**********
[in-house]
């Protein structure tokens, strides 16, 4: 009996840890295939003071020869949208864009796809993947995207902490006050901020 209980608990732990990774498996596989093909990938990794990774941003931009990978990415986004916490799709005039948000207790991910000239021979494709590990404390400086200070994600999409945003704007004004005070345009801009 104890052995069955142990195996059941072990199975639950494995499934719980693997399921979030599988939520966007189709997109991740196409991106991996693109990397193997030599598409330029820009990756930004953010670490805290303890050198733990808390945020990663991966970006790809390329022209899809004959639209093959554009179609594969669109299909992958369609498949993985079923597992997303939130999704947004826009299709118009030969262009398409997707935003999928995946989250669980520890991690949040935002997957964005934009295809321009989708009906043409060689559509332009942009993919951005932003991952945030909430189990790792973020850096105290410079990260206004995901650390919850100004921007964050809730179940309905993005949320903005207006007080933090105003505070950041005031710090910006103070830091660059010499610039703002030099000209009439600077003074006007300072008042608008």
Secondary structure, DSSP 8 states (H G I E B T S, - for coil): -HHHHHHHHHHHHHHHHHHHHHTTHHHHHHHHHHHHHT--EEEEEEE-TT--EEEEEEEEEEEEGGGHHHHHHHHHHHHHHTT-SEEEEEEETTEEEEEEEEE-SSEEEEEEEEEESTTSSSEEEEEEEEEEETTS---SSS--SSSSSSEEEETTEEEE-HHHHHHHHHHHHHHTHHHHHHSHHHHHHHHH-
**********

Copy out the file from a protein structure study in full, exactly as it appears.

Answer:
[in-house]
């Protein structure tokens, strides 16, 4: 009996840890295939003071020869949208864009796809993947995207902490006050901020 209980608990732990990774498996596989093909990938990794990774941003931009990978990415986004916490799709005039948000207790991910000239021979494709590990404390400086200070994600999409945003704007004004005070345009801009 104890052995069955142990195996059941072990199975639950494995499934719980693997399921979030599988939520966007189709997109991740196409991106991996693109990397193997030599598409330029820009990756930004953010670490805290303890050198733990808390945020990663991966970006790809390329022209899809004959639209093959554009179609594969669109299909992958369609498949993985079923597992997303939130999704947004826009299709118009030969262009398409997707935003999928995946989250669980520890991690949040935002997957964005934009295809321009989708009906043409060689559509332009942009993919951005932003991952945030909430189990790792973020850096105290410079990260206004995901650390919850100004921007964050809730179940309905993005949320903005207006007080933090105003505070950041005031710090910006103070830091660059010499610039703002030099000209009439600077003074006007300072008042608008």
Secondary structure, DSSP 8 states (H G I E B T S, - for coil): -HHHHHHHHHHHHHHHHHHHHHTTHHHHHHHHHHHHHT--EEEEEEE-TT--EEEEEEEEEEEEGGGHHHHHHHHHHHHHHTT-SEEEEEEETTEEEEEEEEE-SSEEEEEEEEEESTTSSSEEEEEEEEEEETTS---SSS--SSSSSSEEEETTEEEE-HHHHHHHHHHHHHHTHHHHHHSHHHHHHHHH-